Marcq-en-Baroeul, France and East Brunswick, NJ—A new study demonstrating the association of vitamin K insufficiency with cognitive function has been published by researchers at Japan's Tokyo Metropolitan Institute of Gerontology inFrontiers in Nutrition.

Association of Vitamin K Insufficiency With Cognitive Dysfunction in Community-Dwelling Older Adultsis a large-population cross-sectional study conducted that looked out outcomes in 800 community-dwelling older adults. Researchers conducted a geriatric health examination, which included a Mini-Mental State Examination (MMSE) and a blood test to demonstrate the association of the concentration of undercarboxylated osteocalcin (ucOC) in serum (a biomarker for vitamin K insufficiency) with cognitive function. A press release from Gnosis by Lesaffre outlined key aspects of the study, noting that by using binary logistic regression analysis, the risk of cognitive impairment equivalent or below the mild cognitive impairment level for each tertile of ucOC was examined, with the lowest tertile as the reference.

The finding:There was a significant association of impaired cognitive function and concentration of ucOC in the highest tertile of ucOC, with the odds ratio of 1.65 (95% CI, 1.06 to 2.59, P= 0.028). When the analysis was repeated with each domain of MMSE score*, the highest tertile of ucOC was associated with impaired orientation, calculation, and language. According to Gnosis by Lesaffre, the finding was in line with the previous epidemiological studies, showing that lower vitamin K intake is associated with cognitive impairment.

“As far as we know," the researchers reported, "this is the first report on the significant association of single ucOC measurement and cognitive impairment. Our analysis also suggests that vitamin K insufficiency could be associated with selected categories of cognitive function. Since the single measurement of ucOC in serum is a simple and widely available method for vitamin K evaluation, it could be useful as a biomarker of neurodegenerative diseases affecting the cognitive functions.”

These latest results are supported by another study that assessed two years of changes in dietary K intake with cognitive function measured through neuropsychological performance tests, according to Gnosis by Lesaffre. In that research, increased intake of dietary vitamin K was associated with better cognitive function scores, independently of recognized risk factors for cognitive decline, in an older adult Mediterranean population with high cardiovascular risk.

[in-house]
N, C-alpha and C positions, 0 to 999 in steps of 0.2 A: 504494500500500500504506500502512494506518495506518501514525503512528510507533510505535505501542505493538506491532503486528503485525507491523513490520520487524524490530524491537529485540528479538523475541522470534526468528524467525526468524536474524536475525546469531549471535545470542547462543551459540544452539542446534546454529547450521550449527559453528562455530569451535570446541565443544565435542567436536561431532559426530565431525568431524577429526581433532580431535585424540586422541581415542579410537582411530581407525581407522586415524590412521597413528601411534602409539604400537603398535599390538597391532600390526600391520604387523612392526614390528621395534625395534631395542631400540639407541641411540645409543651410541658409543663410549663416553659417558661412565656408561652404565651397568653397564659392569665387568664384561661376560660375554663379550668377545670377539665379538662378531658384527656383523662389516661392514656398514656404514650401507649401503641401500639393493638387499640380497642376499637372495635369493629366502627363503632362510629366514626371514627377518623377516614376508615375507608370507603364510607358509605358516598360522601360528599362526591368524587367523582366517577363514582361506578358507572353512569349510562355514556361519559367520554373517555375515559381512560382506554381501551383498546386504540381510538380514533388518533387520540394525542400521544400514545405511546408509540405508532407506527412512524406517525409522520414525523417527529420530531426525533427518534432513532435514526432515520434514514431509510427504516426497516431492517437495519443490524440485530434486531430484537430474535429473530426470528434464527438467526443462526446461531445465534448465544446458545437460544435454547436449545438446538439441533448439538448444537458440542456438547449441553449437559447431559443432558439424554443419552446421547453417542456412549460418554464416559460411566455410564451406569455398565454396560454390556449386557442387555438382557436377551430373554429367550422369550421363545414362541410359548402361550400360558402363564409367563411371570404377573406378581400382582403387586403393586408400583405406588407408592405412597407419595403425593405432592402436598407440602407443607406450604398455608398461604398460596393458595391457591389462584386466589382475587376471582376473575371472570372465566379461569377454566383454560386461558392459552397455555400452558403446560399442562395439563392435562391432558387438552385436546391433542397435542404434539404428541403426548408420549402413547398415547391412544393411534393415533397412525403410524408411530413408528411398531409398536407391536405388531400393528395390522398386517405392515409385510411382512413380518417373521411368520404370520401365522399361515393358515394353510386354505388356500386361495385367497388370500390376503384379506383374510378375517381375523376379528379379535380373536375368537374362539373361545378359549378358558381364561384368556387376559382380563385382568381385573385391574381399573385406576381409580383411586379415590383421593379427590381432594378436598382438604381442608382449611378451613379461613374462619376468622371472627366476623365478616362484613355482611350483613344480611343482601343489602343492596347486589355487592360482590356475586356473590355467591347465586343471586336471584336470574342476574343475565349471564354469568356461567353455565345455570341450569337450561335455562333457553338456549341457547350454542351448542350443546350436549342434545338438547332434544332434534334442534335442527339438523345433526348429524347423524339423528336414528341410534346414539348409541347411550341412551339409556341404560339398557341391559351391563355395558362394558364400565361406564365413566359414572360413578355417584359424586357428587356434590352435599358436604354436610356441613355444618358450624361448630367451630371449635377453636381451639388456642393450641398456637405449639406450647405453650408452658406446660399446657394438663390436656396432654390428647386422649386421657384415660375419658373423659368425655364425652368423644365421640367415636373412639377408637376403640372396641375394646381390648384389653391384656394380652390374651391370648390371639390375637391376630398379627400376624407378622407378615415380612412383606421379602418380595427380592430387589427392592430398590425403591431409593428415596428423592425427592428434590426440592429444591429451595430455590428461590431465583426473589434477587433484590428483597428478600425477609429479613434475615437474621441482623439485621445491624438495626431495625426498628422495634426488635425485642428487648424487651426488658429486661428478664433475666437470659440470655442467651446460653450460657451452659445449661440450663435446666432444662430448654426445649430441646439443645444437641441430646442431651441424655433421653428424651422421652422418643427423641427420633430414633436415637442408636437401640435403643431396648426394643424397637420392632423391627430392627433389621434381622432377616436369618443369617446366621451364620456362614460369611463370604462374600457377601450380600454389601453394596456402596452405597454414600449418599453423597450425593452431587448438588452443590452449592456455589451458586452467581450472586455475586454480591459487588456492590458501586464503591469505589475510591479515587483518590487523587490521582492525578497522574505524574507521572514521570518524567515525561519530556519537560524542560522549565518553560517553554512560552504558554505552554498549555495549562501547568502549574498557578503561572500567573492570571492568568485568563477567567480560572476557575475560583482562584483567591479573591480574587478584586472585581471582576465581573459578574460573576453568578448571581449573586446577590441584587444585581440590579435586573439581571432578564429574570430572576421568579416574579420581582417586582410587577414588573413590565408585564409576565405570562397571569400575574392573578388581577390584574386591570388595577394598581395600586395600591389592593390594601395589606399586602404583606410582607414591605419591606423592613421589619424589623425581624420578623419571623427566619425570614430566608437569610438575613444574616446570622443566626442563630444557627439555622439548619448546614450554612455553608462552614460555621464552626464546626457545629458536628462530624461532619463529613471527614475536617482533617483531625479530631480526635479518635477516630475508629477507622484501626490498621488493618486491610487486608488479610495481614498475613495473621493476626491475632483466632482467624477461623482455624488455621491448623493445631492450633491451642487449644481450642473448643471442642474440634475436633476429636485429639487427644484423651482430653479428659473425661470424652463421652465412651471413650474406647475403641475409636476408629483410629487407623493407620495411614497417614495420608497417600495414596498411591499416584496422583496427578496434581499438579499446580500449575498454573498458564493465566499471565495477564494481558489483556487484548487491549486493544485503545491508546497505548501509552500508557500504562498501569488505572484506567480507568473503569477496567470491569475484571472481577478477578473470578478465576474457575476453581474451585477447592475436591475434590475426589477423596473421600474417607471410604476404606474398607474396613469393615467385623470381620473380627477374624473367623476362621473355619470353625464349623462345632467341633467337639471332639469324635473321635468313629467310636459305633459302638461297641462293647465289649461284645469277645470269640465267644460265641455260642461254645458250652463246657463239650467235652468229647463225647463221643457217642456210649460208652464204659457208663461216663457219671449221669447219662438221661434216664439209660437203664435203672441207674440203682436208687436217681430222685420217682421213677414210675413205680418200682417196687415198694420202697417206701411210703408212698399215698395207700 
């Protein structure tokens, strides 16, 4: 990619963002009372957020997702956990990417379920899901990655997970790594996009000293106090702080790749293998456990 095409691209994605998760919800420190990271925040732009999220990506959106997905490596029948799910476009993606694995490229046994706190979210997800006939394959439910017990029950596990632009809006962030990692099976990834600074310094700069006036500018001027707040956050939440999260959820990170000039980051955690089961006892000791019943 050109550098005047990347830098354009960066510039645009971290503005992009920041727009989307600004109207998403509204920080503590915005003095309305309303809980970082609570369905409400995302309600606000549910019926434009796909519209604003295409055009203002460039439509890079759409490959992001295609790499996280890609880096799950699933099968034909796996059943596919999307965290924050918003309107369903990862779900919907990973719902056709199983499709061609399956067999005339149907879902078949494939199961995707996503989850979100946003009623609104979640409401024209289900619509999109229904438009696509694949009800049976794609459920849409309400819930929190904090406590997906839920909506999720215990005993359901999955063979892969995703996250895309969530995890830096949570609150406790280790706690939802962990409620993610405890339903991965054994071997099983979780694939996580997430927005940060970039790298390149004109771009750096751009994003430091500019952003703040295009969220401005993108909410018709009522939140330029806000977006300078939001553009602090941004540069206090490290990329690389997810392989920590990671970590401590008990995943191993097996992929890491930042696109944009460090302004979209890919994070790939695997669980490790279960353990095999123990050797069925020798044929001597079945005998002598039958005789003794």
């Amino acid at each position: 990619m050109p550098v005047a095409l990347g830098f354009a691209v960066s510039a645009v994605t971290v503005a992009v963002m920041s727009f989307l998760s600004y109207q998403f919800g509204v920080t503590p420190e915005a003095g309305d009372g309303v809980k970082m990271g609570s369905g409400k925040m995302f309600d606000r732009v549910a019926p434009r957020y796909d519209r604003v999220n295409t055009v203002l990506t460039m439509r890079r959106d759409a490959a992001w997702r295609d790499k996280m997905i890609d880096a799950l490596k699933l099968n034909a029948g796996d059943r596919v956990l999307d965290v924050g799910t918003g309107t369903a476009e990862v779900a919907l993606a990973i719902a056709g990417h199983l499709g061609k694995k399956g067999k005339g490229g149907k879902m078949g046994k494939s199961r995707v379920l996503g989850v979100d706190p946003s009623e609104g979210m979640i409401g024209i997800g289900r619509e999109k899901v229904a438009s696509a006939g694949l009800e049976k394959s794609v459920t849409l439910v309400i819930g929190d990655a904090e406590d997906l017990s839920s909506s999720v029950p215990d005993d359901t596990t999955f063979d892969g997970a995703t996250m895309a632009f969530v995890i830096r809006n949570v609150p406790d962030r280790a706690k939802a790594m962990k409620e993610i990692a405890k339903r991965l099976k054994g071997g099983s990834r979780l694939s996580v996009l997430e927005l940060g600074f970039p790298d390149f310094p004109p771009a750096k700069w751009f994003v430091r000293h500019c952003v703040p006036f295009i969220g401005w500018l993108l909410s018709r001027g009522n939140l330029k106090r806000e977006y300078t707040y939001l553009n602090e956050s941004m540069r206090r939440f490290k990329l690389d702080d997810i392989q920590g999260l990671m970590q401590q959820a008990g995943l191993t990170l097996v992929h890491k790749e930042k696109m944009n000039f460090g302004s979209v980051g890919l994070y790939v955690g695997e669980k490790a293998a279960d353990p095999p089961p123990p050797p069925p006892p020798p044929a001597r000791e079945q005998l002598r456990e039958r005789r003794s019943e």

Gnosis by Lesaffre added that, while the latest study conducted in Japan looked at “vitamin K,” several studies have shown MenaQ7 Vitamin K2 as MK-7 improved K status as measured by ucOC, and these were done in healthy adult and child populations.
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“We have worked with world-renowned researchers—as NattoPharma and that work continues at Gnosis by Lesaffre—to confirm the safe and effective health benefits of MenaQ7 Vitamin K2 as MK-7. Elucidating the important mechanism of activating K-dependent proteins, including osteocalcin and Matrix Gla protein (MGP), was a foundational piece of that work,” said Dr. Hogne Vik, Chief Medical Officer with Gnosis by Lesaffre, in a press release. “Based on our research and the critical work that continues, we can hypothesize that K2 supplementation could prove beneficial in the brain development of children and support healthy brain function in adults.”

Dr. Vik also noted that while Vitamin K2 as MK-4 has been noted as the main form of vitamin K in the brain, “it is important to mention thatin-vivo research supports that supplementation with K2 as MK-7 increases MK-4 content in the brain tissue."

* Explanation of MMSE: The maximum MMSE score is 30 points. A score of 20 to 24 suggests mild dementia, 13 to 20 suggests moderate dementia, and less than 12 indicates severe dementia. On average, the MMSE score of a person with Alzheimer's declines about 2 to 4 points each year.